But why the growing vocal backlash against dating culture now? Perhaps a decade of exploring an increasingly vague hellscape has left singles exhausted and fed up, explains Jodie Cariss, therapist and founder of own spacea mental health service that runs regular Slow Dating events.
“The amount of instant gratification and choice that is available to people, coupled with the distance that being behind an app gives us, makes the dating world much easier to hide without investing too deeply in the ‘human being behind the apps,’ he says. “We become more hidden and disconnected, and perhaps lonelier because of it.”
For Flo, making a connection over the preamble of text messages is her least favorite part of the modern dating process. “I feel like a lot of the conversation is stuck, all the chat is the same,” he explains. “I’m not much of a texter myself. But when someone I’ve matched with doesn’t text me for a day, I think they’re instantly ghosting me.”
Ghosting is an increasingly common phenomenon. A study conducted this year by the University of Georgia found two out of three people have ghosted someone they were dating, and has been a victim of ghosting.
“It’s depressing that it feels almost flattering when someone is polite enough just to let you know they didn’t feel a spark,” explains Flo. “It seems like dating someone is like having a tab open and people close that tab when they’re done. In a city like London, you’re unlikely to see a game again, there’s no repercussions. It makes me wary since from the beginning and I keep my dates at a distance.”
This lack of responsibility isn’t relegated to straight dating: Dan, who has been single for four years, has seen an influx of “cruel” behavior from guys he’s matched with.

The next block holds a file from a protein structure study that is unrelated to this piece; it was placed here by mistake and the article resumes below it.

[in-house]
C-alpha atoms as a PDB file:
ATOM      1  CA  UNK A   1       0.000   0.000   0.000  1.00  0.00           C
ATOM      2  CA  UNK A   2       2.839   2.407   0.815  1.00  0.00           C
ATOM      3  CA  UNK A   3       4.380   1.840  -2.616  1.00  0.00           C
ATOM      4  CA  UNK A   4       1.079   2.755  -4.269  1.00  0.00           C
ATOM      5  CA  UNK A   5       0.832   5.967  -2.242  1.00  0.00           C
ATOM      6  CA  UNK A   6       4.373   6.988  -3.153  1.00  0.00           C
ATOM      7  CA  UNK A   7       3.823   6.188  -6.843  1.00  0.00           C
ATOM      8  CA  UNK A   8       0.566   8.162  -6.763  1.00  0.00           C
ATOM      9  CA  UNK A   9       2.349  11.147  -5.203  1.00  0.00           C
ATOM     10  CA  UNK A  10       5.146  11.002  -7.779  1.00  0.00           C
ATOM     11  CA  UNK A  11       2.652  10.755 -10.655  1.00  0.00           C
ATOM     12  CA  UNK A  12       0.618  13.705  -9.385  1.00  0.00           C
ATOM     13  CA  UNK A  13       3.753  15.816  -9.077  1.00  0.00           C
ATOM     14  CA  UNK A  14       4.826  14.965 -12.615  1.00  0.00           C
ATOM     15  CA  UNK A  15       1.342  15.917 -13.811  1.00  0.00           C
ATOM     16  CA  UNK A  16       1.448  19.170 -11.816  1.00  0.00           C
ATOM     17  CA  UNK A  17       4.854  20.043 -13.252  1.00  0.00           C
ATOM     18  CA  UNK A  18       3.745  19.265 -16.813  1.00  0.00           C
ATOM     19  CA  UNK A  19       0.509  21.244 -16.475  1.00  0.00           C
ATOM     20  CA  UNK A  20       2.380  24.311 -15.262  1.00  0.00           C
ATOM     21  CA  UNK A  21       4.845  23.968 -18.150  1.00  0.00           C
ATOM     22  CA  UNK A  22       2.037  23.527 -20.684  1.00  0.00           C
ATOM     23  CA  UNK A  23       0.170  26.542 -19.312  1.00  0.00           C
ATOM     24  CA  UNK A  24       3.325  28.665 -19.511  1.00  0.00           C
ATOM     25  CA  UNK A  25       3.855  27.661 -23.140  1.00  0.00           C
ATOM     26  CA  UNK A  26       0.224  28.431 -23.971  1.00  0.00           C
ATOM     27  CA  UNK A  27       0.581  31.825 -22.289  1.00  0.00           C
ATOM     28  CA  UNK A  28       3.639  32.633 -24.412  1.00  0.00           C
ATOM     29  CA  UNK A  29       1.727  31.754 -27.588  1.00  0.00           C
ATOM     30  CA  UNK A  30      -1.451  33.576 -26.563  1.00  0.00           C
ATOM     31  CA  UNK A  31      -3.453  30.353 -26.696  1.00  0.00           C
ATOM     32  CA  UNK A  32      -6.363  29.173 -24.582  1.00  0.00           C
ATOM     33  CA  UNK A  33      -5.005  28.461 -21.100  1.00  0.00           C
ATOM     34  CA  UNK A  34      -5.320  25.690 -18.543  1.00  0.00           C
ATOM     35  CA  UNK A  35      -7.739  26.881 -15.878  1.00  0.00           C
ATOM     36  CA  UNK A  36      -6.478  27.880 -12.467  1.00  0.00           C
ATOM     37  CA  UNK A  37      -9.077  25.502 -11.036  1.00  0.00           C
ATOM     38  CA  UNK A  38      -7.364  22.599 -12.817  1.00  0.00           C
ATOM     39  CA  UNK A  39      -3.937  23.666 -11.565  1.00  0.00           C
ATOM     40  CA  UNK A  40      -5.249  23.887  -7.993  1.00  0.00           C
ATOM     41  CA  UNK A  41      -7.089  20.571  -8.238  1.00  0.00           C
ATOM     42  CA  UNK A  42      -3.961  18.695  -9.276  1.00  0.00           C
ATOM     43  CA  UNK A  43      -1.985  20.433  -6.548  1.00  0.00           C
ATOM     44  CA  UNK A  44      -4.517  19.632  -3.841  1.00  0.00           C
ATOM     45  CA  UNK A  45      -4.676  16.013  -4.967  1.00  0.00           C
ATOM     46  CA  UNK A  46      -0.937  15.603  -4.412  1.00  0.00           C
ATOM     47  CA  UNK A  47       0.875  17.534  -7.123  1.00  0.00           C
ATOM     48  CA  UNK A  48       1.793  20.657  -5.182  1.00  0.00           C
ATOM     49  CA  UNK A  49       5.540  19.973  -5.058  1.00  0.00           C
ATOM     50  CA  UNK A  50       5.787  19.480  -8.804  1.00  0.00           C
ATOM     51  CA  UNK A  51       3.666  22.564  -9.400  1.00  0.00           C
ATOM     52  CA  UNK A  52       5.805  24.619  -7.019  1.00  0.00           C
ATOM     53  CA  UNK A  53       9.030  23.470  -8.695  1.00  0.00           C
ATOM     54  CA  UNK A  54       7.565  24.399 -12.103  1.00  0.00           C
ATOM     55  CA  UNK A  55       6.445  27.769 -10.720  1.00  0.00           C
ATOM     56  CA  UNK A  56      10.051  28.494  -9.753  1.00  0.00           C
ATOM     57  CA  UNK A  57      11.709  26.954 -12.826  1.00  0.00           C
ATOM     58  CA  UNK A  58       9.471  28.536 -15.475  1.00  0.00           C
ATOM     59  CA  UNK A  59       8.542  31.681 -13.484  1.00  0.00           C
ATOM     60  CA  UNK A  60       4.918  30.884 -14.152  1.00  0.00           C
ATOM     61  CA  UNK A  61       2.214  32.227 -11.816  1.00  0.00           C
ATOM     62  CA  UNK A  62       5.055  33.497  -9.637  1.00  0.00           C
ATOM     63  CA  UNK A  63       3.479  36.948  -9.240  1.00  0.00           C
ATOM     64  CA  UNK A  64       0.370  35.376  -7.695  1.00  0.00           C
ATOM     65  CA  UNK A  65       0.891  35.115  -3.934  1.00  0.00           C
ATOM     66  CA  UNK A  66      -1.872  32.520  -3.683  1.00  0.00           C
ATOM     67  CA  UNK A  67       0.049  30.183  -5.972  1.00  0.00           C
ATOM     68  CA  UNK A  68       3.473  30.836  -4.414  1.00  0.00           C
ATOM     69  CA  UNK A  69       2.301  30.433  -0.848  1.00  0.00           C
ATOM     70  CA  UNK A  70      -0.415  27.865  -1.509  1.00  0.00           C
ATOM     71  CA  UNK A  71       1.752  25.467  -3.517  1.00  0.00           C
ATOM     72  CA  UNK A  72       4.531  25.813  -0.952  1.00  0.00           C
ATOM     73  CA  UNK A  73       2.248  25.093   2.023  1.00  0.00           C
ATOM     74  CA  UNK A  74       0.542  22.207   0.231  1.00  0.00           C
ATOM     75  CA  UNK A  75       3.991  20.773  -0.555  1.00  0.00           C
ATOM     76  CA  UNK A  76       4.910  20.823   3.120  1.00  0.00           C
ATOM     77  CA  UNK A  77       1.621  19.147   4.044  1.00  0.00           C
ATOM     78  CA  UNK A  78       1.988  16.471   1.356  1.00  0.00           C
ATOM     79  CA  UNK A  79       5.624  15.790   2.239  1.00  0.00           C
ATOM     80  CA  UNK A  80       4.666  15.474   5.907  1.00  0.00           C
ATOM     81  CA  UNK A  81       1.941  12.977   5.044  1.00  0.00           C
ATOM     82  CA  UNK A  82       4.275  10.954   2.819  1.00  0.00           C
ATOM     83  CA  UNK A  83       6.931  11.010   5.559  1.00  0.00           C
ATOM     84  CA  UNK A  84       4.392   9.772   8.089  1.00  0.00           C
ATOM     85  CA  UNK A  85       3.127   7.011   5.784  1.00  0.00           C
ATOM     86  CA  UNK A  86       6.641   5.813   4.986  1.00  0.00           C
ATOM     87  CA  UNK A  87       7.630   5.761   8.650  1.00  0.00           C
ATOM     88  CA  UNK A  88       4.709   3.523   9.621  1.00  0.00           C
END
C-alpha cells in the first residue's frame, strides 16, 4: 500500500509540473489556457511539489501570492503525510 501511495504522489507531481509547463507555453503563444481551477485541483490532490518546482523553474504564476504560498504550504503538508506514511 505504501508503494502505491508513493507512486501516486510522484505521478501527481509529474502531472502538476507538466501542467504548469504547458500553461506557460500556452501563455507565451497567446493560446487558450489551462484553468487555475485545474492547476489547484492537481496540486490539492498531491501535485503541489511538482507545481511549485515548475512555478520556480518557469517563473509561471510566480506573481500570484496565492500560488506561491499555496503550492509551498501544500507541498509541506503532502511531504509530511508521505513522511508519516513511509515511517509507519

“It’s almost like people have an appointment for content now,” says the author and broadcaster. “I’ve seen people sharing wild Grindr screenshots on social media just for likes. I think we need a big ethical shift in dating. We’ve fallen into this ugly hole of treating people badly because we can. We to remember that we’re dating the person, not the phone number.”
After having a string of poor dates, Flo has changed her priorities. Tired of sliding, she is emphasizing the established platonic relationship. “I was alone in confinement,” she said. “When the restrictions were eased, I wanted to spend time with friends and family and have a guaranteed good time, rather than going out on dates. Now with the rising cost of living, I’d rather spend money seeing friends than going on dates that aren’t going anywhere.”
Jasmin adds that time is a resource she is sick of wasting. “I’m open to meeting someone, but if I’m happy with my life the way it is now,” she says. “I know I have to give it time to get to know someone, but I have my own place, a good job and good friends. It would take something special, but we’re all holding back the dates or hedging our bets on a lot of options.
“I’m sick of the dystopian and clinical nature of dating apps. Control apps like Hinge and Tinder do this to try and get you to pay for the premium version, joking that you might meet ‘The One’ if you pay. I feel bad for apps to determine who you’re with, so I try not to use them as much.”
Jasmin is not alone in choosing to meet people in real life: in 2021, Eventbrite saw a 200% increase in attendance at speed dating events. Meanwhile, apps like Thursday and Bumble are trying a hybrid approach, offering real-life events alongside app messaging.
For Dan, she meets more men in bars and clubs, and finds that she has better luck making connections that way. Meanwhile, Jasmin has started approaching boys at concerts and the gym.
“Dating is a bastard, but the pandemic and the cost of living has shown that we are ready and able to adapt our way of dating,” explains Dan. “We continue to date under the given circumstances. Whether it’s apps, real life, or somewhere in between. The way we find ourselves is marked by the current climate.”
Jasmin agrees and is optimistic that the general feeling of despondency around dating will lead to a kinder, more considerate way of dating.
“But dating fatigue will always be something that everyone will have to juggle,” she adds. “It’s always going to be messy and complicated because people are messy and complicated. It’s never going to be easy and painless.”